Lives in the Yiddish Theatre
SHORT BIOGRAPHIES OF THOSE INVOLVED IN THE Yiddish THEATRE
aS DESCRIBED IN zALMEN zYLBERCWEIG'S "lEKSIKON FUN YIDISHN TEATER"

1931-1969
 

Bajrach Schafir
(Benedikt)


Born in Pshemishl in the middle of the nineteenth century. Gifted with a poetic talent and mastering several languages, S. created songs in four languages: Yiddish, Hebrew, German and Polish. At the age of fifteen he began to tour across the Galician cities and towns, staying months long in Brody, Kolomea, Lemberg and other cities, where he used to sing his songs in the wine cellars or in private dwellings during weddings. The number of his songs were great, and only a small part of them were published.

S. was one of the interesting types in Galicia. From one side he was a terror there due to his hul-meyishkeyt, from the other side however -- the darling, because he was the "comic" of the society, who made everyone laugh.

S. also often used to recite his creations, mixing them with a high German rhetoric, in the casino of Pshemishl ofitsirn.

According to Dr. Yitzhak Shiper, who heard S.'s more well-known song collection: "Fraydele the Mame" (Lemberg 1882), "Shir bat yehudah" (1883), "Melodien oys der gegend am san" (Krakow 1886), in 1893 the Leipzig theologist Dr. Zalman issued a collection of Yiddish songs "Judische Melodien Aus Galizien u. Russland", in which it is also found several songs of S.'s. S.'S songs consist of for a certain literary value. They possessed a lovely rhythm and were written in a more-or-less enduring ferzmos fun ymbn, trakheyen and onfibrakhn. Their biggest drawback is the badkhan-ish tsetsoygnkeyt and the deep German-like language. Some songs of Schafir's were nevertheless very popular, such as an instance of the national poem "Droysn blozt a vint a kalter", which was until today sung in Galicia as a folksong. For us there is of greater interest the second part of Schafir's "Melodien": "Oys der negend am son", which brought about a series of comical songs, couplets, satires etc., according to the manner of the "Broder songs".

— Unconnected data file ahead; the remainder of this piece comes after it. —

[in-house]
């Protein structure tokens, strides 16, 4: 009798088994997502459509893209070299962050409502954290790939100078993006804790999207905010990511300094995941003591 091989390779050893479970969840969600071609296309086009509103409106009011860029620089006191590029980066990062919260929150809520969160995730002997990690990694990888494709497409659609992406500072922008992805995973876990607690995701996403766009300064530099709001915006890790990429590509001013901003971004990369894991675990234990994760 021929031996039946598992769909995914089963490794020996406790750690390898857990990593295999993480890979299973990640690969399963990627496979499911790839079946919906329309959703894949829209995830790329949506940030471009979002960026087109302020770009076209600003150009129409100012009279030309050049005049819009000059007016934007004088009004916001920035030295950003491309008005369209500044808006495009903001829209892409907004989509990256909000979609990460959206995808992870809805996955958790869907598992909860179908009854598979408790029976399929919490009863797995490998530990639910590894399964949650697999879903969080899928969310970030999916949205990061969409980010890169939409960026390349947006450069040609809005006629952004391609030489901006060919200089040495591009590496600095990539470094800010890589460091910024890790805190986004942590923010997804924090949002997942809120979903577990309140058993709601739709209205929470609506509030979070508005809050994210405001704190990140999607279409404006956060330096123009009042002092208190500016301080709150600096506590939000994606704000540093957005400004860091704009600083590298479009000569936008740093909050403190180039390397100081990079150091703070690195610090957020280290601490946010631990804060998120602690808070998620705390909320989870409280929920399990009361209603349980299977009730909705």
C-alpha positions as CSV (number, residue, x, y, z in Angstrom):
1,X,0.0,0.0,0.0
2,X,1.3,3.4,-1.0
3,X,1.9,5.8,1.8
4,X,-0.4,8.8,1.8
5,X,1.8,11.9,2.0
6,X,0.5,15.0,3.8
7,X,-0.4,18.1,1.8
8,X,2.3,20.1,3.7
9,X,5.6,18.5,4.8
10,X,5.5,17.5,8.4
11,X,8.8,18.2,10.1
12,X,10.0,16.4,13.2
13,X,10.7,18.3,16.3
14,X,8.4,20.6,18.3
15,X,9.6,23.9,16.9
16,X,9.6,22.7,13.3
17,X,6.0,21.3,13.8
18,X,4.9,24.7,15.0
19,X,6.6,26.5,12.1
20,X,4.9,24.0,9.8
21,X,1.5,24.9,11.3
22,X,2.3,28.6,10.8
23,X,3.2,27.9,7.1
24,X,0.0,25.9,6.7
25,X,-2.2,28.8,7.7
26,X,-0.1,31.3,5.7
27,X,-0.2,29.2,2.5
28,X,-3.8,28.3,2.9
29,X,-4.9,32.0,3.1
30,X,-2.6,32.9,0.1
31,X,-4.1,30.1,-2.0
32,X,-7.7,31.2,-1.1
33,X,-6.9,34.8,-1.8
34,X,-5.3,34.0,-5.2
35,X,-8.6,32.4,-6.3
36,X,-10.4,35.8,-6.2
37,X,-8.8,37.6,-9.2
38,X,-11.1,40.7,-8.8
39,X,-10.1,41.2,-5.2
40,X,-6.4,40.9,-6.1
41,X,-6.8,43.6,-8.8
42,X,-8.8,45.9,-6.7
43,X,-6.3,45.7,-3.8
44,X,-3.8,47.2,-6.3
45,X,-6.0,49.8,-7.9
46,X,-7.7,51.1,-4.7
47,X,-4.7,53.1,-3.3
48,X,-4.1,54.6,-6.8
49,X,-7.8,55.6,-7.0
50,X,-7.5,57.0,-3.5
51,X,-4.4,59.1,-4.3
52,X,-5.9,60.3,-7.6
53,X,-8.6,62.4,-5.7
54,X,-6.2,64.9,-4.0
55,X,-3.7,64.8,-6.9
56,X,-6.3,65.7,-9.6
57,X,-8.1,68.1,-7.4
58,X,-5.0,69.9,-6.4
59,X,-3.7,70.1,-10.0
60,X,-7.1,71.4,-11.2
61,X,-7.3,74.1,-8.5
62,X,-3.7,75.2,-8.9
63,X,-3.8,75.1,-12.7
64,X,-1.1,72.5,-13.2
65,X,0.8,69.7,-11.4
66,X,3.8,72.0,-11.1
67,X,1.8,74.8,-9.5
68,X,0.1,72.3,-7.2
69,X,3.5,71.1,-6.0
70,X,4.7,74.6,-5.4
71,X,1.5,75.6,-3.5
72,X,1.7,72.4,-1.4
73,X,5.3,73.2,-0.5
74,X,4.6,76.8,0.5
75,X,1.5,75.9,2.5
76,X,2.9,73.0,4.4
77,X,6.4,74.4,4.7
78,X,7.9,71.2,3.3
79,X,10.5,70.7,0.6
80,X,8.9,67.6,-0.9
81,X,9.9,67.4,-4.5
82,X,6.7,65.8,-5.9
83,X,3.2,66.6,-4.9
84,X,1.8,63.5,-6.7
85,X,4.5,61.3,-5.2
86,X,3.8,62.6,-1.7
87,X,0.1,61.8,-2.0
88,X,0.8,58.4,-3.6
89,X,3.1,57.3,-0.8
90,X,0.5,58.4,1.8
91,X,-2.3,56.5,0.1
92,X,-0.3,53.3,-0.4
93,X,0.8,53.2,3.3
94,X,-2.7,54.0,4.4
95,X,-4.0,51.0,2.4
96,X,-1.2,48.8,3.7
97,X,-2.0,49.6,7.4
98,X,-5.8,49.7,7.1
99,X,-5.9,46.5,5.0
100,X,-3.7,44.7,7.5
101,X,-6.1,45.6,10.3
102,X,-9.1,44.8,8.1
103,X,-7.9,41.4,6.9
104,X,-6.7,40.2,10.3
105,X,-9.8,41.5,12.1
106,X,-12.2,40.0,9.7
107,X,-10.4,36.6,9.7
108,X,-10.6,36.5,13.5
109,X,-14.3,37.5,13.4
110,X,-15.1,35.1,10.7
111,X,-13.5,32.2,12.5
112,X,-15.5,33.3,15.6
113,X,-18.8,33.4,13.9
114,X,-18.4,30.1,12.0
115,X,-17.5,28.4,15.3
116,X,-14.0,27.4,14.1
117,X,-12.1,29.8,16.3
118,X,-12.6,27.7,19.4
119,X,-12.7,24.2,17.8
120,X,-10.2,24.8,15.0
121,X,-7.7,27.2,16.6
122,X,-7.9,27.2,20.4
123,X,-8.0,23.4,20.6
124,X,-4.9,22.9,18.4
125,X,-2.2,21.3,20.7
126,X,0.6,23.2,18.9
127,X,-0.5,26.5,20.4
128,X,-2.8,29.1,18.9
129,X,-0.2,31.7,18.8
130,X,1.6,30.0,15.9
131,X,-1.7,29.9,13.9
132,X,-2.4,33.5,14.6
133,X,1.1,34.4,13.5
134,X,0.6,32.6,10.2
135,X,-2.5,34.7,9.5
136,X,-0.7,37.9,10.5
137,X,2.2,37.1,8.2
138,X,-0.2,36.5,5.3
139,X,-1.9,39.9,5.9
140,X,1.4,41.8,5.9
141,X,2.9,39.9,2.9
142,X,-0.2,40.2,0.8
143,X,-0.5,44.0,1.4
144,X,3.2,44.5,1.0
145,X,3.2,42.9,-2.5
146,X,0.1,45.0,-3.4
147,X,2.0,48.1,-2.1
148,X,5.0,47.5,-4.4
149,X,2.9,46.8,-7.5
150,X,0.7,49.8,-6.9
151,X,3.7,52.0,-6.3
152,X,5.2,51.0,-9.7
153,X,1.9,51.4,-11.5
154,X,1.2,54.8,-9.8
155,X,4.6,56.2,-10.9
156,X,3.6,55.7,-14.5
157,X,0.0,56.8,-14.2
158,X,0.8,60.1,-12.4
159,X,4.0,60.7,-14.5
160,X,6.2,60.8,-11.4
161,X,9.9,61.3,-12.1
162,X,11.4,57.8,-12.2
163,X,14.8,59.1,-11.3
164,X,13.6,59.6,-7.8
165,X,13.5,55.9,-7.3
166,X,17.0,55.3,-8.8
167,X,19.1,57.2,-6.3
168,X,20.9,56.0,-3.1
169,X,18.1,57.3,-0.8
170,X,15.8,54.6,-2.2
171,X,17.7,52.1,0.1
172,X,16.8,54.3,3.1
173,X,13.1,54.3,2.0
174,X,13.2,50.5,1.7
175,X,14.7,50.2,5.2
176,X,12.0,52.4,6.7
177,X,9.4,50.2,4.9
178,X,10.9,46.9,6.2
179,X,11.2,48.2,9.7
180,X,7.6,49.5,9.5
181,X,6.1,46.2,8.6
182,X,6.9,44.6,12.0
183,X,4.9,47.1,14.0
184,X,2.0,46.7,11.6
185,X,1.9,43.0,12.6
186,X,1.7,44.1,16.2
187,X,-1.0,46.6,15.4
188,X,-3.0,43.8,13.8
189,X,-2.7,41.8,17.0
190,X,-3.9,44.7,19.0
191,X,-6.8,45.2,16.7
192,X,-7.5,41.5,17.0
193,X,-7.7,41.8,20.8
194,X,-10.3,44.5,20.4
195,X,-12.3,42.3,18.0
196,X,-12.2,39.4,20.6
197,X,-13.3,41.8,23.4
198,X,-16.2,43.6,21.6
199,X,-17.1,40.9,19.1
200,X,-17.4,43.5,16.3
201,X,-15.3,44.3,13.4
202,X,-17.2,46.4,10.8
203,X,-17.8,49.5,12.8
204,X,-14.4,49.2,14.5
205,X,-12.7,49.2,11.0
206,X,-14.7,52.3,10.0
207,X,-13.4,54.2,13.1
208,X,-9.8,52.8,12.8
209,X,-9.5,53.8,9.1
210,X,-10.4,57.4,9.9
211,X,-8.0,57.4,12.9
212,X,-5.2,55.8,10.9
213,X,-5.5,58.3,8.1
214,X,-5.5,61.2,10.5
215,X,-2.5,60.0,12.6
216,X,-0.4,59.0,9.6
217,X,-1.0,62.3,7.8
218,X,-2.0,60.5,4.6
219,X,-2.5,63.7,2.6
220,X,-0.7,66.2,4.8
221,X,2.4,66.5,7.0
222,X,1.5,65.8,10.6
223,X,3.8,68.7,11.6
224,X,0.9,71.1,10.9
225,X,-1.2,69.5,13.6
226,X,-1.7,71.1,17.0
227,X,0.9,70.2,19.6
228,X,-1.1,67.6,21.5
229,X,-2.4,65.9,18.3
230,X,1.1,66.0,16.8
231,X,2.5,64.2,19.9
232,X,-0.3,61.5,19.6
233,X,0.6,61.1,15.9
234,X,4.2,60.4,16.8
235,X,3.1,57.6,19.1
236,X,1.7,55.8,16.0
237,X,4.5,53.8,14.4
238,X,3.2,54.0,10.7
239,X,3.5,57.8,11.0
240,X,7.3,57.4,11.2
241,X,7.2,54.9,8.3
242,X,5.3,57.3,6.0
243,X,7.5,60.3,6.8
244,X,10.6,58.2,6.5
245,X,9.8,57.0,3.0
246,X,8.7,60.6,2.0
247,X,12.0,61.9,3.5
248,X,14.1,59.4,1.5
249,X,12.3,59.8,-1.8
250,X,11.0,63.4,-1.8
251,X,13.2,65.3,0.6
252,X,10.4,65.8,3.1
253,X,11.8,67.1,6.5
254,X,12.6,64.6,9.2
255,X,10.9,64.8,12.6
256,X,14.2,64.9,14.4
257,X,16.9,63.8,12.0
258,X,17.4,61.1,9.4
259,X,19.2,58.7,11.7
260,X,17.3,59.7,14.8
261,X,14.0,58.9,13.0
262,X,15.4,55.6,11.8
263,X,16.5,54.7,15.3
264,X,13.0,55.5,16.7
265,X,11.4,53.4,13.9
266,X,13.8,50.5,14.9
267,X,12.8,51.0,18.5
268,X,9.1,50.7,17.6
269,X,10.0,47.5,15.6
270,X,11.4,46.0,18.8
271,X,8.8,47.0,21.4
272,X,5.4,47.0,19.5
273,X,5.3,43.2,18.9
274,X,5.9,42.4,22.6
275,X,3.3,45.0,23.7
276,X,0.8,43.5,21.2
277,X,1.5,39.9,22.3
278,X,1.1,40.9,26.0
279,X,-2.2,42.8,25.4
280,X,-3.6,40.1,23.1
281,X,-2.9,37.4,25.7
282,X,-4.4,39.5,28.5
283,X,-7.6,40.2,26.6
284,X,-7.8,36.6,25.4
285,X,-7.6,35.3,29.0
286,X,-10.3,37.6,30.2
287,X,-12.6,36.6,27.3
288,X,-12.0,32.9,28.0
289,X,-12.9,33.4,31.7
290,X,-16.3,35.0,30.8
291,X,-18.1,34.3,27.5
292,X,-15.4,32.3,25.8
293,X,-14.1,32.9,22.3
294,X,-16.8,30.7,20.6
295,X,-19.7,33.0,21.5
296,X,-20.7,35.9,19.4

Avraham Kahana (Ab"rkh) characterized S. and his creations as such:

"Unfortunately Shafir was a neglected talent who produced as a tandetnik only for the minute in order to earn a poor groschen." One volume of his songs S. called a "lkhm hklukl" D. H. a simple nothing, an instruction on the simplicity of Yiddish, and in the introduction he wrote a song in Hebrew, discussing the question because he wrote in Yiddish and published it only herewith, in the language spoken by six hundred thousand Jews.

The idea for his songs [according to Avraham Kahana] was "laughter, dance and knakn, and finally reformed. Calls for reform were by rabbis, betlnim-kloyznikes, opponents of newspapers, theatre, etc. But understood all the advice from the mouth of Bajrach Schafir was able to know a weak cooperation (?), he was too much "lts". The second bunch, were, the "lkhm hklukl" had already much less poetry, although here and there he made an impression on the various geferte vitsn across btlnim, rabbis, Chasids, the boulevard, reform movements, and other motifs that were partly cultural-historical, but not a poetic value. So it also was with the opportunity gedichtn due to the "ringtheatre-brand", Tisa Eslar protests, the death of Montefiore vkhdumh. Ale zakhn were farzen with melodies, ibergenitsevet, from other items".

Due to a criminal, S.'s crime put him in the jail of Pshemishl for two years, then he, after a long time, lived in Krakow, where he was a teacher of French, German and Hebrew, and he passed away before the World War, leaving many songs in his own handwriting.

[According to Jacob Mestel, who B. Perzenlik knew and was in a certain period witnessed from his activity, Sh. actually belongs to the series of the "Badkhanim-actors".

  • Zalmen Reyzen -- "Lexicon of Yiddish Literature", 1914, pp. 608-10.

  • Dr. Itzhak Shifer -- "Di broderzinger", "Morgen", Lemberg, 9 April 1927.

  • Avraham Khhna (Ab"rkh) -- Der yudisher trubador fun pshemysl -- birkh shafir, "Morgen", Numer 704, 1929.


 

 

 

 


 

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Adapted from the original Yiddish text found within the  "Lexicon of the Yiddish Theatre" by Zalmen Zylbercweig, Volume 1, page 233.
 

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